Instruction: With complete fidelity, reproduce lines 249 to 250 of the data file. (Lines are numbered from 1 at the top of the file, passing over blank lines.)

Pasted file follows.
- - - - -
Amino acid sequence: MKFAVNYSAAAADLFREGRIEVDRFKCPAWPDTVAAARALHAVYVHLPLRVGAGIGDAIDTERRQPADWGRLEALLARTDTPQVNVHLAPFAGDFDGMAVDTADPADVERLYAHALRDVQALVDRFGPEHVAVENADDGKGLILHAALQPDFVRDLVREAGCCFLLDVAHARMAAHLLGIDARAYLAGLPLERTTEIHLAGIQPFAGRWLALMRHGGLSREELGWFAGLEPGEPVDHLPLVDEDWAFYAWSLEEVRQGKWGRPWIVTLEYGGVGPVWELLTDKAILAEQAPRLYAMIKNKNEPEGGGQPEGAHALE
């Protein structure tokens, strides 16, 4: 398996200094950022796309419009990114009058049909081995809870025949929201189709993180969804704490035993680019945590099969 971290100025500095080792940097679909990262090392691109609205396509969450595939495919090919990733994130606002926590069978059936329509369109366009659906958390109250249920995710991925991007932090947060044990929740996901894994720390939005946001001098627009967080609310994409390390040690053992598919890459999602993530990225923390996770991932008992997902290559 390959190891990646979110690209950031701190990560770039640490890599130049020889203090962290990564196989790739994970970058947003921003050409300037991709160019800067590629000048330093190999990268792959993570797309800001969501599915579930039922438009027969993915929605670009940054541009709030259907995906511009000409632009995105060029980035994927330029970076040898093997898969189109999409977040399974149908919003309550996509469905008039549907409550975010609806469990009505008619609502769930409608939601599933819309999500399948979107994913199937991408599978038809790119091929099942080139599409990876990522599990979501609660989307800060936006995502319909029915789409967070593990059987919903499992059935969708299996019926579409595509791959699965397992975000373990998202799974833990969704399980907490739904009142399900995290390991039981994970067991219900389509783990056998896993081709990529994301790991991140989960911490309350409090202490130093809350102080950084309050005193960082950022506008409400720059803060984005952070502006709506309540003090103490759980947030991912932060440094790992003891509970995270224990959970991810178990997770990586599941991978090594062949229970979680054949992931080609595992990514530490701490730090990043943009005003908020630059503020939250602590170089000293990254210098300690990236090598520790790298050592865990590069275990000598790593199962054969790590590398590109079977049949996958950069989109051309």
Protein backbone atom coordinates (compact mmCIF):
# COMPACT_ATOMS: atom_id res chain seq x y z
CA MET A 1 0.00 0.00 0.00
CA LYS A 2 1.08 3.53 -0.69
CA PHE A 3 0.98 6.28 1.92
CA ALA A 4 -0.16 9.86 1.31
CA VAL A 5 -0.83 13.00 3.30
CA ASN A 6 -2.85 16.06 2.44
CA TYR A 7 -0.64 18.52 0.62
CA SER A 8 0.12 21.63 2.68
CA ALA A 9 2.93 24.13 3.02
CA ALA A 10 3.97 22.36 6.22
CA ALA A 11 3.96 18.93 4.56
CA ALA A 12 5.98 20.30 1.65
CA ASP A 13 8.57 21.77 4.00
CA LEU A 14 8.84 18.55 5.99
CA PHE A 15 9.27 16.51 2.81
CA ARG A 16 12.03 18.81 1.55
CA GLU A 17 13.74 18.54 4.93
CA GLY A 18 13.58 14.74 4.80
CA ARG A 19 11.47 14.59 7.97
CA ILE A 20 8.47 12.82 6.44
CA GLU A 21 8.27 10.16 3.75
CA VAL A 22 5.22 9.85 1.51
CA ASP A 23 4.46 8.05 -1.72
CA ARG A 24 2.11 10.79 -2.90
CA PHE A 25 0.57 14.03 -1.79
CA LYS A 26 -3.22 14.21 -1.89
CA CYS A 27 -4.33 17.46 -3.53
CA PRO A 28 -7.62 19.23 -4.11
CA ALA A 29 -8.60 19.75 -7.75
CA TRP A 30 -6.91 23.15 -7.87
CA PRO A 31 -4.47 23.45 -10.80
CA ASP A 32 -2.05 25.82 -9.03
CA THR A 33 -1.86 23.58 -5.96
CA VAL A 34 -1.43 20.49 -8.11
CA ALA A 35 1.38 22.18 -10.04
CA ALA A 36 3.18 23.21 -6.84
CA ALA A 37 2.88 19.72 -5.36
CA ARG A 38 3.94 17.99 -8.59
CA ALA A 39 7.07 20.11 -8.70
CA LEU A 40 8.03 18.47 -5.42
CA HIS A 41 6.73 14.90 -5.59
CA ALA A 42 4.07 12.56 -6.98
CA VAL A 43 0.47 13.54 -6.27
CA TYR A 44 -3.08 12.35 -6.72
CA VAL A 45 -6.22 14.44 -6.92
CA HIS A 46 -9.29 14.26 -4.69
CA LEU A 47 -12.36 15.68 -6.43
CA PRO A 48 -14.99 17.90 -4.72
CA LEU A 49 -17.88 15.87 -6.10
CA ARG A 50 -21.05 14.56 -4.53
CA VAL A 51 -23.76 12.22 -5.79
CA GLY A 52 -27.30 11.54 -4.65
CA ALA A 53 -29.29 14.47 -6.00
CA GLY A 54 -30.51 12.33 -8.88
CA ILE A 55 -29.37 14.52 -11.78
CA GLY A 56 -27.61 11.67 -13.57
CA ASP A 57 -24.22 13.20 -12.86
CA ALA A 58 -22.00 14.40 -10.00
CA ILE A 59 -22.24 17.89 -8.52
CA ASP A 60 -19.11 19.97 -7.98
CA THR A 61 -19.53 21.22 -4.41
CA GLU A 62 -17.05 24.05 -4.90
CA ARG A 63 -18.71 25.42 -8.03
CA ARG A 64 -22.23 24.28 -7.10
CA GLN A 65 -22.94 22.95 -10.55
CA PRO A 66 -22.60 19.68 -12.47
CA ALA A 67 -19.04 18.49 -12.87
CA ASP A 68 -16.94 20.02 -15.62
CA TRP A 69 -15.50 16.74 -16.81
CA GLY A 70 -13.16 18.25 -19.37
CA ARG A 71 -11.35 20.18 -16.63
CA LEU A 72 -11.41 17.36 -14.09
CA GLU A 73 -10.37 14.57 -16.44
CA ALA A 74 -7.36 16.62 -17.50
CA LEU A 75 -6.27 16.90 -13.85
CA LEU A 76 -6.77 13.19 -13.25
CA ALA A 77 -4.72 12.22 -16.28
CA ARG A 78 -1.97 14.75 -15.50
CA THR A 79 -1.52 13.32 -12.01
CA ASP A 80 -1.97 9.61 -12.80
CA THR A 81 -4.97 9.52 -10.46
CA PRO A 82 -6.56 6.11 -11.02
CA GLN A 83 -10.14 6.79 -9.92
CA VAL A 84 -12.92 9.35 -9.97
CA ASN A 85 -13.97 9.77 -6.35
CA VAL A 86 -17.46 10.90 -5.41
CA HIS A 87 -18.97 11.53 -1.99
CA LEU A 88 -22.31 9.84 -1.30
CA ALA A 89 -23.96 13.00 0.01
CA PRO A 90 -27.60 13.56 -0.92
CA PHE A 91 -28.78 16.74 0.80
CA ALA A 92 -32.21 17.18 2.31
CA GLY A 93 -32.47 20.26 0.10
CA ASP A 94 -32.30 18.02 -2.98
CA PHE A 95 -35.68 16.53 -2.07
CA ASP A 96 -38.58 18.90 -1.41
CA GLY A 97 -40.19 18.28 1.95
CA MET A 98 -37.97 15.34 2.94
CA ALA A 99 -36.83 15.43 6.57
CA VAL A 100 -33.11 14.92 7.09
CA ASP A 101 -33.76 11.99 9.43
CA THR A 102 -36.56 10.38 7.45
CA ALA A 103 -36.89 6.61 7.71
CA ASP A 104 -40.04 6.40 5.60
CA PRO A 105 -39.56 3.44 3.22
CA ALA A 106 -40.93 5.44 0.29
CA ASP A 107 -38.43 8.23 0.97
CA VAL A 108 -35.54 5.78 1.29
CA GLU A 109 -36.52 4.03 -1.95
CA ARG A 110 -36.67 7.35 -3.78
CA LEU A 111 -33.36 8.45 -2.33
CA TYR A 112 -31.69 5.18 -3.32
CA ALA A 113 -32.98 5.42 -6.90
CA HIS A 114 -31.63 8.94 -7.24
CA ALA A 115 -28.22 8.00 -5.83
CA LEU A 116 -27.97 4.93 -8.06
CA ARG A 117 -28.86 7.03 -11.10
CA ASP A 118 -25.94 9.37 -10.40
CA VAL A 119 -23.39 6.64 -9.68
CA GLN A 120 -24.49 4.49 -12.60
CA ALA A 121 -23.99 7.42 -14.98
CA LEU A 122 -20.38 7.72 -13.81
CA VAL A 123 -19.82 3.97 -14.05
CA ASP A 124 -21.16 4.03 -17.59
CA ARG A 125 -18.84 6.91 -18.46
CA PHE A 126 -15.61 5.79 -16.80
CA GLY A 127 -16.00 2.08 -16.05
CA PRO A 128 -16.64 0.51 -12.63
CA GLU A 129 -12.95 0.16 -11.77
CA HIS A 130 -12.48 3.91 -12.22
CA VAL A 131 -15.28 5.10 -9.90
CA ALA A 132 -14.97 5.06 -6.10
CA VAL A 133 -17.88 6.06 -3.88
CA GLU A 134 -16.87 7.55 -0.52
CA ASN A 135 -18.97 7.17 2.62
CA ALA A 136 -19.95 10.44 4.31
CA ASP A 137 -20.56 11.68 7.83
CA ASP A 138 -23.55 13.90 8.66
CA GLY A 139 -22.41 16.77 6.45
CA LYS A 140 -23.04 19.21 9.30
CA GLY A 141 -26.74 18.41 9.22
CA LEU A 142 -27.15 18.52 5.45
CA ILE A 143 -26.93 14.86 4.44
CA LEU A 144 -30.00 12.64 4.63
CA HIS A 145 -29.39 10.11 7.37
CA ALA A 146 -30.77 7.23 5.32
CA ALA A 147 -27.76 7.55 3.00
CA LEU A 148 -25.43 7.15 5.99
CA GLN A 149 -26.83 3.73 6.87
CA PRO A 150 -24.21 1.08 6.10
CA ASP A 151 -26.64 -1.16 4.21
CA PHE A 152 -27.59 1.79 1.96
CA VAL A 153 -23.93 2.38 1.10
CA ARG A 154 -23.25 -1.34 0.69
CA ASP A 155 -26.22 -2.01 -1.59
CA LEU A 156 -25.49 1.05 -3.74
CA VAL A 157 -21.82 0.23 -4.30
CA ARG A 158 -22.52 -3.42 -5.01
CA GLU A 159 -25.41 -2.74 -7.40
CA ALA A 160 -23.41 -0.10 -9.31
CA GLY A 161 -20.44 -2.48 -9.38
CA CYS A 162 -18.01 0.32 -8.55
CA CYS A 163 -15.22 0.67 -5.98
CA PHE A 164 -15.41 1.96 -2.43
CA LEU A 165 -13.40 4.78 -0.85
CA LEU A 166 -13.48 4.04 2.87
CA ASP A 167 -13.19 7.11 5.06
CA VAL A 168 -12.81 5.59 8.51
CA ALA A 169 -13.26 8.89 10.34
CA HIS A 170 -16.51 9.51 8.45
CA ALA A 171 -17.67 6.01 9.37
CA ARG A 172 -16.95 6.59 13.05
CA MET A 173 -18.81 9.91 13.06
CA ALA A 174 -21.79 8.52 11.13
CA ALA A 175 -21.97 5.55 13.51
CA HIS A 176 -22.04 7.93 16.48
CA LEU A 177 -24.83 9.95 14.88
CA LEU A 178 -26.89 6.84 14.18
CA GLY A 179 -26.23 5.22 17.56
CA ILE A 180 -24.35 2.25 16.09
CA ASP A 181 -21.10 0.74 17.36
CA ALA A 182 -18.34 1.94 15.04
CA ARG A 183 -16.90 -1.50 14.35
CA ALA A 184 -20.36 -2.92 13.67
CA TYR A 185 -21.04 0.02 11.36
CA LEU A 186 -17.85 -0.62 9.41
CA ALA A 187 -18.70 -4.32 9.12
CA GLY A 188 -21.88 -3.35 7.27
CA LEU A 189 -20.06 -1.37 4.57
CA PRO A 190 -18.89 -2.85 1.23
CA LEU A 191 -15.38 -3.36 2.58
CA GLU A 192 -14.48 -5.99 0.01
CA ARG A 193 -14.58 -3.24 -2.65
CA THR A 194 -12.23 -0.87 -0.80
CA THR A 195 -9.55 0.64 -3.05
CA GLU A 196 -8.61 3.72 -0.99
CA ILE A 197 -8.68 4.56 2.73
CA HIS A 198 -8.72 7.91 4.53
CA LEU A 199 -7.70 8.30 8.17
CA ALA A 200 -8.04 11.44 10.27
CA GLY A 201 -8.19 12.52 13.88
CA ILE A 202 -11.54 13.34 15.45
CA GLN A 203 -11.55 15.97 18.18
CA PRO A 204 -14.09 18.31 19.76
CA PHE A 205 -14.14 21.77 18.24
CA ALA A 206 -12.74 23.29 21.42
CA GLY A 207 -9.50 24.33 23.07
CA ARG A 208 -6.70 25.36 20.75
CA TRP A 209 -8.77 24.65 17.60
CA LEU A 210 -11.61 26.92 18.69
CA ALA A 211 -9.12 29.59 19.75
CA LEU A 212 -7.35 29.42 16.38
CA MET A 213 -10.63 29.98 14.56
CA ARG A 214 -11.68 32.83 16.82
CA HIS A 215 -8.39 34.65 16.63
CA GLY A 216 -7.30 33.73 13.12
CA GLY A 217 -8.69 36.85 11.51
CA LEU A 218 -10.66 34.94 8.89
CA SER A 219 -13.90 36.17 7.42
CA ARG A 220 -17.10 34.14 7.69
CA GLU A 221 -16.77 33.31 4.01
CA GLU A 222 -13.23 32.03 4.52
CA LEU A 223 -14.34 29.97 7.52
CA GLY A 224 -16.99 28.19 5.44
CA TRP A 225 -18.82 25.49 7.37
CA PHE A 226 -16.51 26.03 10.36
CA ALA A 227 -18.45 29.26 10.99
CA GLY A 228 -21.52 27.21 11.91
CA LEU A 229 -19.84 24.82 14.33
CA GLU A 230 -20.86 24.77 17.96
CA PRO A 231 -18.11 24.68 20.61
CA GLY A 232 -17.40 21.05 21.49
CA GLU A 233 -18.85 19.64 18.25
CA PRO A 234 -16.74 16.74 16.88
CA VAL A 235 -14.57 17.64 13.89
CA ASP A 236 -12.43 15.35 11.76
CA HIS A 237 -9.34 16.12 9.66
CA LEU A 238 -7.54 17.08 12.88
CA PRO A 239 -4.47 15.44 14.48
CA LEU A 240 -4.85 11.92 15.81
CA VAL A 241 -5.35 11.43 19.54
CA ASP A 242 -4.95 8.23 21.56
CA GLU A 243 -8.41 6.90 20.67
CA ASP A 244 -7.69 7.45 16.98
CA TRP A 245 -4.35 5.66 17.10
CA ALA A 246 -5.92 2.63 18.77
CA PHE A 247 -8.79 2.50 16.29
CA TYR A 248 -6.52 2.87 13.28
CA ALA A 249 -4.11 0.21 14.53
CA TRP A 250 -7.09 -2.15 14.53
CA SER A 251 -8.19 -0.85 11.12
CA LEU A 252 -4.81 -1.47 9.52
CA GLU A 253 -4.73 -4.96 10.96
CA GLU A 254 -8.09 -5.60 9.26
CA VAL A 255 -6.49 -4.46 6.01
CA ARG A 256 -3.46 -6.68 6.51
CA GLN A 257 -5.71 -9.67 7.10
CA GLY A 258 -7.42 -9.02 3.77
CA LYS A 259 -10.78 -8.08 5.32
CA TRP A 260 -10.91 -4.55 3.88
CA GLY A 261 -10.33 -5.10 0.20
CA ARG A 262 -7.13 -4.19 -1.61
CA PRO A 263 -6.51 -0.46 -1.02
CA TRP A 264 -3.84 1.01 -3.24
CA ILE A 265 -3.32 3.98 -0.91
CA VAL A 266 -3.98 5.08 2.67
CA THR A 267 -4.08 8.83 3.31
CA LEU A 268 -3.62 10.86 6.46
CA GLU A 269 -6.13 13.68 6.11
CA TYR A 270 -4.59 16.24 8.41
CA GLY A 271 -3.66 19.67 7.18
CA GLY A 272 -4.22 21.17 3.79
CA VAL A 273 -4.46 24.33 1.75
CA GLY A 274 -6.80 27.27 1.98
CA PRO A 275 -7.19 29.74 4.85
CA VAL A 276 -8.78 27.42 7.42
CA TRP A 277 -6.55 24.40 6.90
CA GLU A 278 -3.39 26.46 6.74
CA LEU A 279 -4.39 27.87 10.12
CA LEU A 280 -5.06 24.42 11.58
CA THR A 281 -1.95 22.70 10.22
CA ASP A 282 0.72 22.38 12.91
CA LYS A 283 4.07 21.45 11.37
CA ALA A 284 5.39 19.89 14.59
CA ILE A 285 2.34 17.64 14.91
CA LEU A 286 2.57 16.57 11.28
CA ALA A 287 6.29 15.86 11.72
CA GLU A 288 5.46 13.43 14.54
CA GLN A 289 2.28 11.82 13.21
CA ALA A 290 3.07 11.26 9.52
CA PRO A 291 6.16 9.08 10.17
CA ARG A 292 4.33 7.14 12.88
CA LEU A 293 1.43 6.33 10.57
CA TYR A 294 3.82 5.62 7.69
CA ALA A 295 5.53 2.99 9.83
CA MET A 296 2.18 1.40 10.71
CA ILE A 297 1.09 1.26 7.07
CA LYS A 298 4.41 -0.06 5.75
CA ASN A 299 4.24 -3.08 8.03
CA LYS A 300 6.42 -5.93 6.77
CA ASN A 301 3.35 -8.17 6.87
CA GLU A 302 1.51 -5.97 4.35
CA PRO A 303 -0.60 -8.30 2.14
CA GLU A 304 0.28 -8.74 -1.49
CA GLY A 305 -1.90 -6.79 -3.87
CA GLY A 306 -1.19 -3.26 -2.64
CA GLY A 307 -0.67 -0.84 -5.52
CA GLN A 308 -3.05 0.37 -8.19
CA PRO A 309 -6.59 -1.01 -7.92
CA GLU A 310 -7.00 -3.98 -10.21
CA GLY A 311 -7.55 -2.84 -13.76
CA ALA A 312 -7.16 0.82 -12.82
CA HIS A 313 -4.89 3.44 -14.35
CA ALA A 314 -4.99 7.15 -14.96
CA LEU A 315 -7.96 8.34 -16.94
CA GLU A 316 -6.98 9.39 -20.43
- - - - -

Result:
CA TRP A 245 -4.35 5.66 17.10
CA ALA A 246 -5.92 2.63 18.77